The James Bond Books by Ian Fleming: Casino Royale

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When Ian Fleming arrived at his Jamaican home for his annual winter vacation in 1952 he had a few things on his mind.

After a long-term affair with Anne Charteris the divorcee had fallen pregnant with Fleming’s child; in 1950s England there was only one thing to do and that was no longer postpone the inevitable and get married.

The pair had met while she was married to Lord O’Neill, a friend of Fleming’s who was killed in action during the Second World War. While married to O’Neill she had conducted simultaneous affairs with both Fleming and Lord Rothermere, whom she later married but despite this second marriage she continued to see Fleming เซกซี่บาคาร่า.

To take his mind off the fact that his bachelor existence was about to abruptly end, Ian Fleming sat down at his writing desk and started what he had promised since the war – to write the spy story to end all spy stories.

Fleming had served the war as assistant to the Director of Naval Intelligence with distinction, rising to the rank of Commander, and along the way met many inspiring characters and picked up many tricks of the spy trade.

After the war he used the extensive contacts he had built up to create a network – much like the spy network he had run inside Naval Intelligence – for Kemsley Newspapers, where he worked as Foreign manager for The Sunday Times.

In Jamaica he started to site at his typewriter every morning to write 2,000 words, correcting the proofs in the afternoon and in between swimming and entertaining guests. He dashed the first draft off in a little as six weeks and when he returned to London he carried the manuscript with him. With a little help from contacts, including elder brother Peter who was already an establish author, Fleming signed a publishing deal with Jonathan Cape.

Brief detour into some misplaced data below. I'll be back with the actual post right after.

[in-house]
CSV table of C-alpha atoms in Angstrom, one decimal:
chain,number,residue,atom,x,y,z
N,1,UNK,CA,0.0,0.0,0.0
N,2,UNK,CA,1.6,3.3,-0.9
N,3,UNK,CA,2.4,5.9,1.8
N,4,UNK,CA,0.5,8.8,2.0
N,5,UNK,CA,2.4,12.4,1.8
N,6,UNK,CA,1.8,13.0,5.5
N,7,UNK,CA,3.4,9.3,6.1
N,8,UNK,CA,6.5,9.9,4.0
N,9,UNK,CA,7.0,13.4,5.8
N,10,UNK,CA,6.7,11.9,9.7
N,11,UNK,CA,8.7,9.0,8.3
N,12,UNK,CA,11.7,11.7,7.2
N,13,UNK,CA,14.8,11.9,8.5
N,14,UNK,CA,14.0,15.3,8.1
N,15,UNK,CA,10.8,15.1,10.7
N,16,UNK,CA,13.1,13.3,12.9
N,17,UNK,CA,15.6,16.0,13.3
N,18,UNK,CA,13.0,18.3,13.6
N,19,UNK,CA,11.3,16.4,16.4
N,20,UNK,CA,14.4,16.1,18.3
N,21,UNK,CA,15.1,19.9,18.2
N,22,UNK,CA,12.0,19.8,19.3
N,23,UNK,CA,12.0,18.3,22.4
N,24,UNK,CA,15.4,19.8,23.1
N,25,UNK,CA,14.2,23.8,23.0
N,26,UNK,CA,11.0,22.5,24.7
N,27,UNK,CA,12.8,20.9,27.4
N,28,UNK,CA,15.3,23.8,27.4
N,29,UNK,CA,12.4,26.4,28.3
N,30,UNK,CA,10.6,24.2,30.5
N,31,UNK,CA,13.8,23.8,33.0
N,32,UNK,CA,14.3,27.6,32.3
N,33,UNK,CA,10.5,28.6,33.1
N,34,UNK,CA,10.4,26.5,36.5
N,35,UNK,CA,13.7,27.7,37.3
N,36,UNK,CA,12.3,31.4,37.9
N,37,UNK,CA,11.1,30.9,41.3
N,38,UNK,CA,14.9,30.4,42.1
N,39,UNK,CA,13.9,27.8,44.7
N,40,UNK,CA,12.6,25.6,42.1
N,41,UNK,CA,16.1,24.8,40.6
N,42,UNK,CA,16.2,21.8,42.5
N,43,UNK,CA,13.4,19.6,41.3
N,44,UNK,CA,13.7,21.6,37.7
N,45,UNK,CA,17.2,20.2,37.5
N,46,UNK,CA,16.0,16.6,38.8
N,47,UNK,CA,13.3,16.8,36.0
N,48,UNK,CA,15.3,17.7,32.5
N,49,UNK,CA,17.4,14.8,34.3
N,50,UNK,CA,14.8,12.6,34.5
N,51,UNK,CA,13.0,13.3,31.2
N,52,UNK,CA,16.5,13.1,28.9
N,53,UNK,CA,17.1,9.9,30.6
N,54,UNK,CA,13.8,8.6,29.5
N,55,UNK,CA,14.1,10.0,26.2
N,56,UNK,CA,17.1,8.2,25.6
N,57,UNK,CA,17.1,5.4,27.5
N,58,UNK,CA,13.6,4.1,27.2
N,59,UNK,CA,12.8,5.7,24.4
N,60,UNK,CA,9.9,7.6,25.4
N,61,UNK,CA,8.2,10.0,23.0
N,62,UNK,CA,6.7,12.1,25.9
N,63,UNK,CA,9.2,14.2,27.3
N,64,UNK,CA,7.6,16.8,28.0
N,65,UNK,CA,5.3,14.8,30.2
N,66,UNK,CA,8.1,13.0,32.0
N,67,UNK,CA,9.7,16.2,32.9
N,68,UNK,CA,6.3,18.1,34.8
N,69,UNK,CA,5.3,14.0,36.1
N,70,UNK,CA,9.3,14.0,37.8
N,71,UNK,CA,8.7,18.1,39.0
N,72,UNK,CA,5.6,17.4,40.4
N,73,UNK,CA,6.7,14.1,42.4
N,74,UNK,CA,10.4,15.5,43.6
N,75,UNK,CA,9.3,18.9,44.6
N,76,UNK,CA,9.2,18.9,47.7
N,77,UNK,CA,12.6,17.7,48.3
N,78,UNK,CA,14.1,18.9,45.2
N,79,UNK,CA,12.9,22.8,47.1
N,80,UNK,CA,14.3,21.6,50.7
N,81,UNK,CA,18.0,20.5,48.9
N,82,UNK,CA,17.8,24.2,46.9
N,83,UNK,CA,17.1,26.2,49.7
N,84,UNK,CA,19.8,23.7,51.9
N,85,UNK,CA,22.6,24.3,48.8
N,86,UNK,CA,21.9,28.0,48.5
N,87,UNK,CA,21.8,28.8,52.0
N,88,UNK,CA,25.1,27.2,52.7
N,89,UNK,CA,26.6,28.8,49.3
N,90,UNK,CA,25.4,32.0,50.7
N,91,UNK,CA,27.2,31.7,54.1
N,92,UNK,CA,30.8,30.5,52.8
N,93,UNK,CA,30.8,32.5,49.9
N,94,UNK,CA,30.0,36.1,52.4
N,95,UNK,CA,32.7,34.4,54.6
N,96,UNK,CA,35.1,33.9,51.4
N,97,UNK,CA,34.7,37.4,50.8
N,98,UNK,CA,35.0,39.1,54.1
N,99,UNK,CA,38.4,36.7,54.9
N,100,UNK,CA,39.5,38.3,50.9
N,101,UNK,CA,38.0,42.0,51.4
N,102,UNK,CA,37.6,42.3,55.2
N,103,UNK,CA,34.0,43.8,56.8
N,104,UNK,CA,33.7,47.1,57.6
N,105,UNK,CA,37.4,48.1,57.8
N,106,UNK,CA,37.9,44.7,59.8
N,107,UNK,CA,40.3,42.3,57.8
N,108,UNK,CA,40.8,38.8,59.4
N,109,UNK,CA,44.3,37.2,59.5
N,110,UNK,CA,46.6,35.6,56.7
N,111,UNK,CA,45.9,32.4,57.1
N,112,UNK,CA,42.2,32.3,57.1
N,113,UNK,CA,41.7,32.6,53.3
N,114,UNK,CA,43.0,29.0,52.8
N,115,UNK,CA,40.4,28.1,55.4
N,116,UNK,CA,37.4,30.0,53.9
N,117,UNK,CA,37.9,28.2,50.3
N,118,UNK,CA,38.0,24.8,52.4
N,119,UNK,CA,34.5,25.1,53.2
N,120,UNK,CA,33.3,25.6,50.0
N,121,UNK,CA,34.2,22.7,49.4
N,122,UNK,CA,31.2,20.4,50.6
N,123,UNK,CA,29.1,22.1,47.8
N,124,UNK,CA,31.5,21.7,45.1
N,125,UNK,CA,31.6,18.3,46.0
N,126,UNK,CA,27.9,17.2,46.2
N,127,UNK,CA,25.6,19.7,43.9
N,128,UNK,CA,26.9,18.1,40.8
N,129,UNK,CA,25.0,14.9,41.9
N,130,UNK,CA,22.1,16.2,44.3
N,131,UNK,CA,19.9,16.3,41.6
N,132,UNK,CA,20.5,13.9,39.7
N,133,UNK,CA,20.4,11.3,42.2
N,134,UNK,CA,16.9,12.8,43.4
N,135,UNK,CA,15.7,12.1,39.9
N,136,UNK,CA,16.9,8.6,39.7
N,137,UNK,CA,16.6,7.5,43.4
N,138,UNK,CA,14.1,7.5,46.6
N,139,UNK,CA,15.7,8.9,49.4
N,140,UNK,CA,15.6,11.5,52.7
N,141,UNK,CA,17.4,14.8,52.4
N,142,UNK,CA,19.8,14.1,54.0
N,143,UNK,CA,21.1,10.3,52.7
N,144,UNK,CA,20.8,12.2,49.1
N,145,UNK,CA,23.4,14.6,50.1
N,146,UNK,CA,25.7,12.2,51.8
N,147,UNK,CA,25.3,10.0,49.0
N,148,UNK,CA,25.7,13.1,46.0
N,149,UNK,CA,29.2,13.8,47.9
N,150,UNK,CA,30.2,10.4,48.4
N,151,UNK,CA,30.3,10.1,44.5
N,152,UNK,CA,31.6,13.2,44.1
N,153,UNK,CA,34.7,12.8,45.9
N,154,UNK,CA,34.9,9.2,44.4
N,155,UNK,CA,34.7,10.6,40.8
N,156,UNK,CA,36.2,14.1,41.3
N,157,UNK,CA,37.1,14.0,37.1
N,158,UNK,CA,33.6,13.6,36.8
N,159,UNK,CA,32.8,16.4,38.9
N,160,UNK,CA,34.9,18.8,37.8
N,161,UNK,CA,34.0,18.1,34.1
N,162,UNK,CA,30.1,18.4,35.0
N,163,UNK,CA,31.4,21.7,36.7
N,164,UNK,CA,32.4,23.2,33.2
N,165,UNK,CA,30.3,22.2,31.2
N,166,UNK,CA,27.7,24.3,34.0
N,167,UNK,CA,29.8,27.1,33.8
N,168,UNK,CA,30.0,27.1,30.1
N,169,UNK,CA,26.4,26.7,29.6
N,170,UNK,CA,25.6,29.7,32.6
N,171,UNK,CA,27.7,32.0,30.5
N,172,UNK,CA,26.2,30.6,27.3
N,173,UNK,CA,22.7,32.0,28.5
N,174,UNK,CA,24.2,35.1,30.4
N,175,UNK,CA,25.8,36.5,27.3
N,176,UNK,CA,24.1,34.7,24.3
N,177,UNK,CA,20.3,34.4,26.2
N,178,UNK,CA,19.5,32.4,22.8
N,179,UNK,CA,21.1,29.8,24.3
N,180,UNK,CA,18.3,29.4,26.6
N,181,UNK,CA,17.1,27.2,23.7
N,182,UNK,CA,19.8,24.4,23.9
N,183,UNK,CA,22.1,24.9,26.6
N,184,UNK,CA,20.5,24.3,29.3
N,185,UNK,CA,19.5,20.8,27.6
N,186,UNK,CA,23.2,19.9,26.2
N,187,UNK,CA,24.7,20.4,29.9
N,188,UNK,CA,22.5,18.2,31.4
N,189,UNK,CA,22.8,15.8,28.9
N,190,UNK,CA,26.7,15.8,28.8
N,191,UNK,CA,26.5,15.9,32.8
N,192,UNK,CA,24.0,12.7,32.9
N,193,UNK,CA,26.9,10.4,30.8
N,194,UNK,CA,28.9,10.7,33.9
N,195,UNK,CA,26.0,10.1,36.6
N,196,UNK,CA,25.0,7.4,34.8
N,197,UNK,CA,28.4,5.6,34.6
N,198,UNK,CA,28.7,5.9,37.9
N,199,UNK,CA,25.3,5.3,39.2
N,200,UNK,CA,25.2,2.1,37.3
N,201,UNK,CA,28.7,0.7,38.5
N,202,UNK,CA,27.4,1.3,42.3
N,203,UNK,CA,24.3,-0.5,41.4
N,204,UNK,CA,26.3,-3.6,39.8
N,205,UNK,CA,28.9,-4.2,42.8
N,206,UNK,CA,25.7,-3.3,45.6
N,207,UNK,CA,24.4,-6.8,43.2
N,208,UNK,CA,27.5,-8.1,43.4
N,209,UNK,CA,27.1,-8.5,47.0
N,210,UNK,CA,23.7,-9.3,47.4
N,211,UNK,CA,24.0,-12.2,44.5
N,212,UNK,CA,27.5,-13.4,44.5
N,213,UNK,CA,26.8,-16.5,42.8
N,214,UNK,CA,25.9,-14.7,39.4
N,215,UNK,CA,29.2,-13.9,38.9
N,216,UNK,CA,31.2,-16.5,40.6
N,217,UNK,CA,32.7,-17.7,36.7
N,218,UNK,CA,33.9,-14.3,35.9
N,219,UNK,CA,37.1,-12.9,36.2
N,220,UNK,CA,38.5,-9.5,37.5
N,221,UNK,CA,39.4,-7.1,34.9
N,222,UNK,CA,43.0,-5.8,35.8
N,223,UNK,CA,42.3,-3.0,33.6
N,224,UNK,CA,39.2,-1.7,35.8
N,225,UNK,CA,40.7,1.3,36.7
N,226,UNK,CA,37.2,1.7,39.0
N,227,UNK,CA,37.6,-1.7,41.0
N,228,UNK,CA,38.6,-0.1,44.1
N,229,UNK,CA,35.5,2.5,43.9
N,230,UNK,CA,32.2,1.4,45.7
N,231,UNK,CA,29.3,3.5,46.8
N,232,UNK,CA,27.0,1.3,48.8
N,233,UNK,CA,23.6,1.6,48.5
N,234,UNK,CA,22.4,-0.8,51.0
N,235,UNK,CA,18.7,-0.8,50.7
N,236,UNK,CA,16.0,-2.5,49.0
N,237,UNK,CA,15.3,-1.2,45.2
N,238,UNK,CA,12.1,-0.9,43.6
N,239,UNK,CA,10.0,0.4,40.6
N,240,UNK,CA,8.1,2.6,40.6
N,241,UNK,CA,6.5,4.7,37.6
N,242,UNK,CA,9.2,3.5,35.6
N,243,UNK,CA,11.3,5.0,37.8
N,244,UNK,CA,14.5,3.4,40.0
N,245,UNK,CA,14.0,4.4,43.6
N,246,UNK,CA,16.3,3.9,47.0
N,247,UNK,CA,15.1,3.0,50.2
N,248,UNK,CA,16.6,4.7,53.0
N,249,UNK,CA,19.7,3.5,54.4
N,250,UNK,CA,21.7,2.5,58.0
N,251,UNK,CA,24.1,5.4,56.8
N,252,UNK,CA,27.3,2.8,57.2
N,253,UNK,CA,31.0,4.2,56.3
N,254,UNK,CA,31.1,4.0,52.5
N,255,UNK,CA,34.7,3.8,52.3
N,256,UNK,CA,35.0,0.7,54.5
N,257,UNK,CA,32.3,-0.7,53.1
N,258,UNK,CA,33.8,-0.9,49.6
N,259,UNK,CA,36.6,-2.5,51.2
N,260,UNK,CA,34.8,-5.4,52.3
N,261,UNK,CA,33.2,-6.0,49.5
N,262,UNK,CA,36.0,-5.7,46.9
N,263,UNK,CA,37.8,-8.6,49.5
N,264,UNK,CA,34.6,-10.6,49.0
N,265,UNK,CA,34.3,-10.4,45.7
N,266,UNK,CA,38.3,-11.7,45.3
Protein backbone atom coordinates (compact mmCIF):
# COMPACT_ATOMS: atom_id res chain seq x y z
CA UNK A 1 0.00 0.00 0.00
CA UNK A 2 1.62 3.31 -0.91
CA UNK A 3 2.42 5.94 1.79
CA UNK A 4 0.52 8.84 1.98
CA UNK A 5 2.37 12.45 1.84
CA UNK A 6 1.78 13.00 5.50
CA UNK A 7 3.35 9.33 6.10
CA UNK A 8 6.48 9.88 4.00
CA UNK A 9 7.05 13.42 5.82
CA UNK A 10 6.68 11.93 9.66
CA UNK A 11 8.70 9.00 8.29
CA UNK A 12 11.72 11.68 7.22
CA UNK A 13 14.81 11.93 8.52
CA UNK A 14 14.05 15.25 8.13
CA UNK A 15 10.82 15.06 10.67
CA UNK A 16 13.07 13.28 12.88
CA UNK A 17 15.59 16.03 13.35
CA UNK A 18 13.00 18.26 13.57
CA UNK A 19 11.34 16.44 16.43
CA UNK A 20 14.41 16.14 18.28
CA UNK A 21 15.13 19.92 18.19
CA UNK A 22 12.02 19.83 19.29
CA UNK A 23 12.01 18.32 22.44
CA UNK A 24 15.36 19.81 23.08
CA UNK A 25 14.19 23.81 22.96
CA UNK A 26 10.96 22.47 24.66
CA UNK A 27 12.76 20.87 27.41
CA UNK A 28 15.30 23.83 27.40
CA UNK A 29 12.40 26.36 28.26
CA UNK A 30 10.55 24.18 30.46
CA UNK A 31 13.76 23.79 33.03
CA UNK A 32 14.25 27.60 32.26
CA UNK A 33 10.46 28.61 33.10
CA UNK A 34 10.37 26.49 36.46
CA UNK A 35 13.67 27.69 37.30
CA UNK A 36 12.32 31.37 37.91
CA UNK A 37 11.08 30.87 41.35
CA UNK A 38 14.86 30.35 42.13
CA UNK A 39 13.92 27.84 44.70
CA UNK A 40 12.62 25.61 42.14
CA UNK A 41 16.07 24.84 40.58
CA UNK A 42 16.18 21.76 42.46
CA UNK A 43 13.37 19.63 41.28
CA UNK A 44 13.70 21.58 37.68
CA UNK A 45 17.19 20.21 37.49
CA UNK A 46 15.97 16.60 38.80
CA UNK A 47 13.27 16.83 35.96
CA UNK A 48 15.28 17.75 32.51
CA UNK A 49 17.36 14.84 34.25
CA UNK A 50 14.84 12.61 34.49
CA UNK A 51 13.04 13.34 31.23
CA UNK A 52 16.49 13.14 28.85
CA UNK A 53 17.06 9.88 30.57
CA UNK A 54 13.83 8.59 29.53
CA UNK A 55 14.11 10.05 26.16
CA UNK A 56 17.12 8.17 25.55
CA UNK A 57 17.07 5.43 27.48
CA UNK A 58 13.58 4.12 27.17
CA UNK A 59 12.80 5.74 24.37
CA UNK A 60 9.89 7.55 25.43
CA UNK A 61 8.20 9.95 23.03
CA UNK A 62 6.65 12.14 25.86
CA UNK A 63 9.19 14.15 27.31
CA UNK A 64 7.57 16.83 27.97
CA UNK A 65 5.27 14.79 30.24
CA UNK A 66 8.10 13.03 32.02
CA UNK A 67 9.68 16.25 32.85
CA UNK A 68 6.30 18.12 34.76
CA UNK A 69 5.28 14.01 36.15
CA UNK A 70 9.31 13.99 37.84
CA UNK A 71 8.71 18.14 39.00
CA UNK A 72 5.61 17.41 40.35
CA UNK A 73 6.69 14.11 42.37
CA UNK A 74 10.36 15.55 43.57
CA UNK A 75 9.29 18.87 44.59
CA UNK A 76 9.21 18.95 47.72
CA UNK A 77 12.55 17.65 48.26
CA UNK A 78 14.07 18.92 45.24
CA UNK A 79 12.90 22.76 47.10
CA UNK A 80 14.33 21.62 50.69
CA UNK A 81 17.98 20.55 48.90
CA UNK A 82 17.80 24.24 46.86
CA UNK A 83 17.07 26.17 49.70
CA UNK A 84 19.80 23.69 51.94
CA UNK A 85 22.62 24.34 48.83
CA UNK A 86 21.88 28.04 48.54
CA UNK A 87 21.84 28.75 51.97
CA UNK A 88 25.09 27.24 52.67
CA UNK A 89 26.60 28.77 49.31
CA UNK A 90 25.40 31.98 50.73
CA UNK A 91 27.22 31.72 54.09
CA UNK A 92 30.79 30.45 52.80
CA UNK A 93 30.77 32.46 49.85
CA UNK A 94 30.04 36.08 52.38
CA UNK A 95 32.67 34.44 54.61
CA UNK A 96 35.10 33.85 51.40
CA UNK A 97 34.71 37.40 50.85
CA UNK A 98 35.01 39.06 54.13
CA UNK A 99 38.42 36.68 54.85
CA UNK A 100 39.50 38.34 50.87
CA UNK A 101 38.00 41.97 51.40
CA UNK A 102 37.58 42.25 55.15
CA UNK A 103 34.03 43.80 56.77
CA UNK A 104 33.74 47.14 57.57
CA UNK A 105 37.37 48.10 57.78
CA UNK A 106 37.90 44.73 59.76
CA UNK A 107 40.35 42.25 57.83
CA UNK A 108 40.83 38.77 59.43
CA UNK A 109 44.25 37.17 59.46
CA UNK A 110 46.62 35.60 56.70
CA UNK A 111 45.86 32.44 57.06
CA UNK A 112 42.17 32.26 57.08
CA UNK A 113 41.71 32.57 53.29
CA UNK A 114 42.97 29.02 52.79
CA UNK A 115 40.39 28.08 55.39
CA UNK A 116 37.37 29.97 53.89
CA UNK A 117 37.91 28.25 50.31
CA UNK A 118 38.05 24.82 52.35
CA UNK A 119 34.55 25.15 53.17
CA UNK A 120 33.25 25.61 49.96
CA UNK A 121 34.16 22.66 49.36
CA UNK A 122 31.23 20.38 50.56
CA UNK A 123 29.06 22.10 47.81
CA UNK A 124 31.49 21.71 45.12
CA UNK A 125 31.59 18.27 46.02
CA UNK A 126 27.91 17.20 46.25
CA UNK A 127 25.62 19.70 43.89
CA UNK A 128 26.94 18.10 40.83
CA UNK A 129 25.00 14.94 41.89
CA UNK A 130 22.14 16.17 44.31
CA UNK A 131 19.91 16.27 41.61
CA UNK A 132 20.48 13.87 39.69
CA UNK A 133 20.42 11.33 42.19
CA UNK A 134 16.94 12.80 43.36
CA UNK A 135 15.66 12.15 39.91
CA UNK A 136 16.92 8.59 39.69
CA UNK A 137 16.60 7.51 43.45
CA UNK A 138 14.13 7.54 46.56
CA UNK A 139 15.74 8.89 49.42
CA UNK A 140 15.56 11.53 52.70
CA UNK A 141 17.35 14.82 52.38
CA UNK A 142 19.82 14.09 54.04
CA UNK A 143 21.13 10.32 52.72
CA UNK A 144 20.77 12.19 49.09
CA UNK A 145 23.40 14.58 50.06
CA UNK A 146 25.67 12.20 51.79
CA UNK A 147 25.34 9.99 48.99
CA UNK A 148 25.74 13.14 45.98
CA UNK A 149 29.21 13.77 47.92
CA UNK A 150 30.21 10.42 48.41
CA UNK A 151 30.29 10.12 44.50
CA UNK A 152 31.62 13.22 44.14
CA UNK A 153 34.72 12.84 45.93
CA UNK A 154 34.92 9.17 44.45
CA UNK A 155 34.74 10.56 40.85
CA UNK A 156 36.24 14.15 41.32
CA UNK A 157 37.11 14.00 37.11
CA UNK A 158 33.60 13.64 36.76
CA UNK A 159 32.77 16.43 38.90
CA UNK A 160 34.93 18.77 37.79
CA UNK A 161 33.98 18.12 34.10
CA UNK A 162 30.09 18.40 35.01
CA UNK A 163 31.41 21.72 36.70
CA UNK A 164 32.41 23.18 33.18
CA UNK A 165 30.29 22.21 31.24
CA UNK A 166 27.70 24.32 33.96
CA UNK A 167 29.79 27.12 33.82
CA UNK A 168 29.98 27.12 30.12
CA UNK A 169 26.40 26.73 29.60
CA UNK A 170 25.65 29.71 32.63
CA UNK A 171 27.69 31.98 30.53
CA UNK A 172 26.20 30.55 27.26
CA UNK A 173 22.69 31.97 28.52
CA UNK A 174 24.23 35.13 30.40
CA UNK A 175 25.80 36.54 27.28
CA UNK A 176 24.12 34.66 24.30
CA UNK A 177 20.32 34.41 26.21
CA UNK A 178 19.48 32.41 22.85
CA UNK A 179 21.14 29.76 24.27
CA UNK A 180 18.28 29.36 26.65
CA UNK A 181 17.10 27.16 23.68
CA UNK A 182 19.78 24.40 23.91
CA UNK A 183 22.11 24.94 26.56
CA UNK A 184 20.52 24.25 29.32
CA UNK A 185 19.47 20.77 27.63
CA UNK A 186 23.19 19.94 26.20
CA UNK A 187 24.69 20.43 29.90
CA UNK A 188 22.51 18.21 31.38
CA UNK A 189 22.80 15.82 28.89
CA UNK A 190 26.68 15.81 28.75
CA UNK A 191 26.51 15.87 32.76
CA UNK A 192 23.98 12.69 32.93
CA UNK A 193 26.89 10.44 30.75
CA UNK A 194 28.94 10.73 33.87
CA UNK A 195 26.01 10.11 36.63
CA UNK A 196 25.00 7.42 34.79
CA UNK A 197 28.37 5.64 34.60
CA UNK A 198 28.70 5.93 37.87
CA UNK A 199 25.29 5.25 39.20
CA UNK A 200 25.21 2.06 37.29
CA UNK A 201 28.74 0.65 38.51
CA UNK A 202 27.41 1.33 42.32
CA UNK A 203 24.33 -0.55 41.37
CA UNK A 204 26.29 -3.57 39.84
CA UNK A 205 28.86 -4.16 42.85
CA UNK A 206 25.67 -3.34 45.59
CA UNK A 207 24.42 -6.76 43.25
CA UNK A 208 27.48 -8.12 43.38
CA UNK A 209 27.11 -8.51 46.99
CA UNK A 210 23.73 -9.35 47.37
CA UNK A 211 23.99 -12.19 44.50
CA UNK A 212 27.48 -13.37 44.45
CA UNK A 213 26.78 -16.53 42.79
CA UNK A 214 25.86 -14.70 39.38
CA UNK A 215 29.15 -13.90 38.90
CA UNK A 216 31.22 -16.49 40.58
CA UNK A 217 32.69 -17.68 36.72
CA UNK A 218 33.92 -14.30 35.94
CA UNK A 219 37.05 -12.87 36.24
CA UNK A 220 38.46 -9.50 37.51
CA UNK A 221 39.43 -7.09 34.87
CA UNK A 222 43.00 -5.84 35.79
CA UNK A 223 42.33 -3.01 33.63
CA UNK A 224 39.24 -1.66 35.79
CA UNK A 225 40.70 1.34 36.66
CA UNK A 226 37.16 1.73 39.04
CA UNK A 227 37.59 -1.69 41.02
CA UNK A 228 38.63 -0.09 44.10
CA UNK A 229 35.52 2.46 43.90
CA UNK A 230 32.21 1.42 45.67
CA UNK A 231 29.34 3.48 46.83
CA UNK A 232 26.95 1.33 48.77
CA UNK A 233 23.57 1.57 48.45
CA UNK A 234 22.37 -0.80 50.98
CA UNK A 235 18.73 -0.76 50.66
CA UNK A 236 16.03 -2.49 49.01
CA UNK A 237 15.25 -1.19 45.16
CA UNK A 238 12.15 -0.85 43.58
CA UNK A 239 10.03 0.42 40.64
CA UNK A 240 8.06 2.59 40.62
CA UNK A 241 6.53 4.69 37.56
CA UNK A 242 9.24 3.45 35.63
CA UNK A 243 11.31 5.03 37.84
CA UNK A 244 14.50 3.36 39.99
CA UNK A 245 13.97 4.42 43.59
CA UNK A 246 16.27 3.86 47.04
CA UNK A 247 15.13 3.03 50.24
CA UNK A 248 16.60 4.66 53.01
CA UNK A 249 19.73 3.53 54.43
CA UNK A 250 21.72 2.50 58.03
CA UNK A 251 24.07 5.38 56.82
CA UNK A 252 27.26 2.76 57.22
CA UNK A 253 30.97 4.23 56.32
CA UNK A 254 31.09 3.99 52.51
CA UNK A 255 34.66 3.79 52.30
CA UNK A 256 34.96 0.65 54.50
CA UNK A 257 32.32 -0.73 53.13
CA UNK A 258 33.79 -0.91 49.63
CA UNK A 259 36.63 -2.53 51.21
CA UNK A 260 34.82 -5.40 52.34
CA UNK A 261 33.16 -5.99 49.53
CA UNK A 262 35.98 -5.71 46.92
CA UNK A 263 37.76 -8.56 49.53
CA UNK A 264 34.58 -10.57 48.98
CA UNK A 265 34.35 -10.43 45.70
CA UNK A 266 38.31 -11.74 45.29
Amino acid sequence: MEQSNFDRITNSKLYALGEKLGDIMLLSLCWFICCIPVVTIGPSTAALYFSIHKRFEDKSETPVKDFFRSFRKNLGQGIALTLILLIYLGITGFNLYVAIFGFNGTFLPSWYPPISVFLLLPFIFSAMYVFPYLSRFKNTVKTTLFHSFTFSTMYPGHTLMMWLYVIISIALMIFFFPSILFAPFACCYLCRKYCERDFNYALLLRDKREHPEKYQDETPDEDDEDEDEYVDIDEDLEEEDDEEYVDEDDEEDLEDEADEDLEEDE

Casino Royale was published in May 1953 and became an instant success. The first run of 4,750 books sold out and a second run was made the following month. Today a first edition copy of Casino Royale can run into thousands of pounds for a good copy and more if it is signed by Ian Fleming himself.

The plot concerns the attempt to bankrupt a French agent working for the Russians, Le Chiffre, who has lost Moscow’s funds after the chain of brothels that he invested in was put out of business following a change in the law. His plan is to win back those funds at the baccarat tables of Royale-les-Eaux.

When Bond arrives in Royale he finds he has company; Rene Mathis of the French Deuxieme Bureau; Felix Leiter from the CIA; and Vesper Lynd, who has been seconded to act as his assistant from Station S.

Almost immediately there is an attempt on Bond’s life. However, he makes it to the baccarat tables to face Le Chiffre, although he doesn’t have an easy ride. First he himself loses his entire funds. Refunded by the CIA, when Bond is close to breaking the bank he is threatened with a gun disguised as a walking stick, aimed at the base of his spine; however, he lives to complete the game.

Following the success of the mission Vesper is kidnapped; Bond gives chase but is ambushed and wakes up tied to a chair and tortured with a carpet beater; beaten to within an inch of his life he is only saved by an agent from SMERSH set out to kill Le Chiffre for his betrayal.

Following his recuperation, Bond and Vesper stay in a quiet hotel on the French coast. While the first few days go well and Bond is close to asking her to marry him, her behaviour suddenly changes when she sees a particular man.

On the final night Vesper returns to her old self. However, the hotel owner awakes Bond the next morning; Vesper has taken an overdose of sleeping pills and left a note for Bond in which she explains that she has been a double agent and betrayed him.

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